Any other day, she'd have stared at his hard body and the way his jeans hugged his muscular thighs and the round globes of his backside, or the T-shirt that fit so well.
Bion, Traite des instrumens de mathematique; also L' Usage des globes celestes; Sedillot, Memoire sur les instrumens; J.
Nevertheless, it should be observed that our globes take no account of the oblateness of our sphere; but as the difference in length between the circumference of the equator and the perimeter of a meridian ellipse only amounts to o 16%, it could be shown only on a globe of unusual size.
One of the best instructions for the manufacture of globes we owe to Altmutter of Vienna.
Larger globes are usually on a stand the top of which supports an artificial horizon.
These accessories are indispensable if it be proposed to solve the problems usually propounded in books on the " use of the globes," but can be dispensed with if the globe is to serve only as a map of the world.
Among travellers Eudoxus of Cyzicus occupies a foremost rank, since, between 115-87 B.C. he visited India and the east coast of Africa, which subsequently he attempted in vain to circumnavigate by Celestial globes were made much earlier than terrestrial ones.
Leontius, who wrote a book on the manufacture of globes (first published at Basel in 1539), is identified by Fiorini with a bishop of Neapolis (Cyprus) of the time of Constantine III.
There existed, no doubt, special maps of European countries, but the only documents of that description are two maps of Great Britain, the one of the 12th century, the other by Matthew of Paris, the famous historiographer of the monastery of St Albans (1236-1259).1 Celestial globes were known in the time of Bede; they formed part of the educational apparatus of the monastic schools.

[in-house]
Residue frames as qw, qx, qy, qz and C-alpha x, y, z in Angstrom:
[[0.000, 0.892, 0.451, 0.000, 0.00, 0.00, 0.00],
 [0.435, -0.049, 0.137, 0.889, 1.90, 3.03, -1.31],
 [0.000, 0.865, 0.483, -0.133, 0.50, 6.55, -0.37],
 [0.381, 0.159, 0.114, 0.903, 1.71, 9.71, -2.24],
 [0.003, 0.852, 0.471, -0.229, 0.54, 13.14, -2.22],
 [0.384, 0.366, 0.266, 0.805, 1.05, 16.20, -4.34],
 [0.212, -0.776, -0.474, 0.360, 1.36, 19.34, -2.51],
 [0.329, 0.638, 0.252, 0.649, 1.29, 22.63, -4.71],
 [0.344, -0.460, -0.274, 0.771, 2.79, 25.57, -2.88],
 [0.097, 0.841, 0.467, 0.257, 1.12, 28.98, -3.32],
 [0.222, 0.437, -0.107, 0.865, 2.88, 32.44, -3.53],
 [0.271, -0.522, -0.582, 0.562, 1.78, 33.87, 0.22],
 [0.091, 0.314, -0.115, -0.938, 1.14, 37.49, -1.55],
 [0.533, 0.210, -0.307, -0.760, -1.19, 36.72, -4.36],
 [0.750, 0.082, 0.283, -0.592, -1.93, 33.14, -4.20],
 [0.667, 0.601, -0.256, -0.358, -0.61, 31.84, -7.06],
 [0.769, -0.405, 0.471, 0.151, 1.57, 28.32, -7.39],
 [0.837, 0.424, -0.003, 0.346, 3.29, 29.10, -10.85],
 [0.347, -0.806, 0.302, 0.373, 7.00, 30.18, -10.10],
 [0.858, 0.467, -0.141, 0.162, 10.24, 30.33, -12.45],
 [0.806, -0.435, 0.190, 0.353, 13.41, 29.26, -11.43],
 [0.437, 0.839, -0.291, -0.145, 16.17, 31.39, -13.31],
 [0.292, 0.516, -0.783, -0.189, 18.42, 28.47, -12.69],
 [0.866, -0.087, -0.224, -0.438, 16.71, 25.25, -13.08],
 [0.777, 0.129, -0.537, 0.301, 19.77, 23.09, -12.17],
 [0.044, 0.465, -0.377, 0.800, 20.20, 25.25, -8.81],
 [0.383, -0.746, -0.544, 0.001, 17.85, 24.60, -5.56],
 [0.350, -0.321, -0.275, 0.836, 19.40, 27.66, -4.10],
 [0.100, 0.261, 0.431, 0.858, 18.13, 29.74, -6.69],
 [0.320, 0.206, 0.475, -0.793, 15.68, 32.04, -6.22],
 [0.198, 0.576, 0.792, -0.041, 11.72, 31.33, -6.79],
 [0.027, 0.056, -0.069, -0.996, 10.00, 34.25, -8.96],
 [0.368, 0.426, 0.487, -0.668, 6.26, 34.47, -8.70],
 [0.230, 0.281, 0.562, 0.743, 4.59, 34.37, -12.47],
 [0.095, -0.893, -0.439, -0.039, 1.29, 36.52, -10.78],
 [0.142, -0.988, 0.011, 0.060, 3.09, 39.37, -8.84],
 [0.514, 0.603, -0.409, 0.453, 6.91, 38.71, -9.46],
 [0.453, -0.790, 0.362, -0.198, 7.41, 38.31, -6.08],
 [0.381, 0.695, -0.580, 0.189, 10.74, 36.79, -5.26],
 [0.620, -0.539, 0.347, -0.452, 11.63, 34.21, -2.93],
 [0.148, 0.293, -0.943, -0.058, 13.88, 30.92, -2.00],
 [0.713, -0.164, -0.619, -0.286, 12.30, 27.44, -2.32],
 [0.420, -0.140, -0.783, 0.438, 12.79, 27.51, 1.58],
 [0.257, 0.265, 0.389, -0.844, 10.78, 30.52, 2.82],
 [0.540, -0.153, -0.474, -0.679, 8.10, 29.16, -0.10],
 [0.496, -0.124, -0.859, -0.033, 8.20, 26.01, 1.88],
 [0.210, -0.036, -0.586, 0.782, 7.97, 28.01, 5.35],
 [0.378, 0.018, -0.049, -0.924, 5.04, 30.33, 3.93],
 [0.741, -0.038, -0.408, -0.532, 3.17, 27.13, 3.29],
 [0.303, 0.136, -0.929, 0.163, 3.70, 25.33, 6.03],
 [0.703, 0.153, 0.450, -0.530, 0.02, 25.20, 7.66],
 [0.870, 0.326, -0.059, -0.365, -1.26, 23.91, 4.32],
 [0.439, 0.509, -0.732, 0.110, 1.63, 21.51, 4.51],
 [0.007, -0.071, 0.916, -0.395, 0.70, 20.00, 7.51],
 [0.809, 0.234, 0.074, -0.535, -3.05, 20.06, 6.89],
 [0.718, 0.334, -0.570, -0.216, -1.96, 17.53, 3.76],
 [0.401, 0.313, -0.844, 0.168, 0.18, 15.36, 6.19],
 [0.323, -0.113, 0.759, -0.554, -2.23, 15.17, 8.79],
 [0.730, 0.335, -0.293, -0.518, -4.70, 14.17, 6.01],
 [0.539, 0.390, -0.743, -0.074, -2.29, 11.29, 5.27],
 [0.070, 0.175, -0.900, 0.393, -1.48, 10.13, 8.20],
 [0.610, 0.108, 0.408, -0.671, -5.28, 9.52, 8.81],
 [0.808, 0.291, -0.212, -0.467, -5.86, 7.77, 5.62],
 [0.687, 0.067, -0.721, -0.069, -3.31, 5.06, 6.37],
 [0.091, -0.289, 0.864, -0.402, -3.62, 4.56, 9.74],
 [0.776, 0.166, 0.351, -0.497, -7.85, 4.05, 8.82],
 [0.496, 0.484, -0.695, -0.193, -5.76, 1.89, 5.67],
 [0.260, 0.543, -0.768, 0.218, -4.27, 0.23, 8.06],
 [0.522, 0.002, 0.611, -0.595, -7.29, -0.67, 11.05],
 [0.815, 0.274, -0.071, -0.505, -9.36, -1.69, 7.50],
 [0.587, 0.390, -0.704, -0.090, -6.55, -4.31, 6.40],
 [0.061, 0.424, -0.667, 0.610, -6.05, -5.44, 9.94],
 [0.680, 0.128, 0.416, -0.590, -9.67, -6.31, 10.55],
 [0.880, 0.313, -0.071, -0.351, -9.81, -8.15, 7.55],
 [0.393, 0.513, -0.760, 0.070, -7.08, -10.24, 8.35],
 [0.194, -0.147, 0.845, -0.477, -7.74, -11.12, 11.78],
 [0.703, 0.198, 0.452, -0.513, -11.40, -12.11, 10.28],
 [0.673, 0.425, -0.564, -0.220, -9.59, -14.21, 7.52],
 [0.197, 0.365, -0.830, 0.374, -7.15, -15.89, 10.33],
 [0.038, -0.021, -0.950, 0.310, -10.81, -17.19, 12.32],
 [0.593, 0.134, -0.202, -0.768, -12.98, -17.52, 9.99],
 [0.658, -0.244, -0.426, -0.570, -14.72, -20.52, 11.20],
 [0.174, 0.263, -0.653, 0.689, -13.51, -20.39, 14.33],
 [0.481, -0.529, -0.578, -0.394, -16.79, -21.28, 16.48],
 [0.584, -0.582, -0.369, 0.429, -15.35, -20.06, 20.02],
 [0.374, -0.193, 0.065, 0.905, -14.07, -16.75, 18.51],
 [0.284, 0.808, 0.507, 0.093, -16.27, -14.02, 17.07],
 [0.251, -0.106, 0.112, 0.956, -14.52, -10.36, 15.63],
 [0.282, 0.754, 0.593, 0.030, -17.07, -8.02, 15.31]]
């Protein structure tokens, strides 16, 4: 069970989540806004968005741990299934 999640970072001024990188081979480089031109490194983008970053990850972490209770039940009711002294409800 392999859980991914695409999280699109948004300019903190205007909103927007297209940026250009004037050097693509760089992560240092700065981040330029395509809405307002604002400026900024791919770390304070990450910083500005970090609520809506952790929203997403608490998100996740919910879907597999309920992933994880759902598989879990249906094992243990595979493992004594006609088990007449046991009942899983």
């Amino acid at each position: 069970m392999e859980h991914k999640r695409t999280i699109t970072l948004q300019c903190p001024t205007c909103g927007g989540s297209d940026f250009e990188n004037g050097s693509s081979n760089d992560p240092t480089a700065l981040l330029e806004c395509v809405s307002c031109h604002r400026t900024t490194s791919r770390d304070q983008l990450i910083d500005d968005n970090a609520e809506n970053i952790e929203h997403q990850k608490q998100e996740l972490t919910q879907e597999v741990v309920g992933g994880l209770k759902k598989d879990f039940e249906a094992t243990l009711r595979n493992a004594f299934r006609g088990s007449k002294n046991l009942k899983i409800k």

Gerbert of Aurillac is known to have made such globes (929).
Terrestrial globes, however, are not referred to.
The Arabians are not known to have produced a terrestrial globe, but several of their celestial globes are to be found in our collections.
The oldest of these globes was made at Valentia, and is now in the museum of Florence.
Another globe (of 1225) is at Velletri; a third by Ibn Hula of Mosul (1275) is the property of the Royal Asiatic Society of London; a fourth (1289) from the observatory of Maragha, in the Dresden Museum, two globes of uncertain age at Paris (see fig.
All these globes are of metal (bronze), or they might not have survived so many years.
The geographical ideas which prevailed at the time Columbus started in search of Cathay may be most readily gathered from two contemporary globes, the one known as the Laon globe because it was picked up in 1860 at a curiosity shop in that town, the other produced at Nuremberg in 1492 by Martin Behaim.1 The Laon globe is of copper gilt, and has a diameter of 170 mm.
Globes, both celestial and terrestrial, became popular after the discovery of America.
Columbus and Magellan had such globes, those of the latter produced by P. Reinel (1519), and Conrad Celtes tells us that he illustrated his lectures at the university of Vienna with the help of globes (1501).
Globes were still engraved on copper, or painted by hand, but since 1507, in which year Waldseemuller published a small globe of a diameter of 110 mm., covered with printed segments or gores, this cheap and expeditious method has come into general use.
Of SchOner we know that he produced four globes, three printed from segments (1515, 1523, 1 533), and p SCF12MER.S FIG.
Among engraved globes, one of the most interesting is that which was discovered by R.
The so-called " Nancy globe " is of chased silver, richly ornamented, the earliest works are a map of Palestine (1537), a map of the world on a double heart-shaped projection (1525), and a topographical map of Flanders based upon his own surveys (1540), a pair of globes (1541, diam.
Globes manufactured for commercial purposes by Blaeu and others have already been mentioned, but several large globes, for show rather than for use, were produced in addition to these.
Lastly there is a pair of giant globes of artistic design, turned out by V.
A pair of globes of 1592 by Emeric Molineux (diam.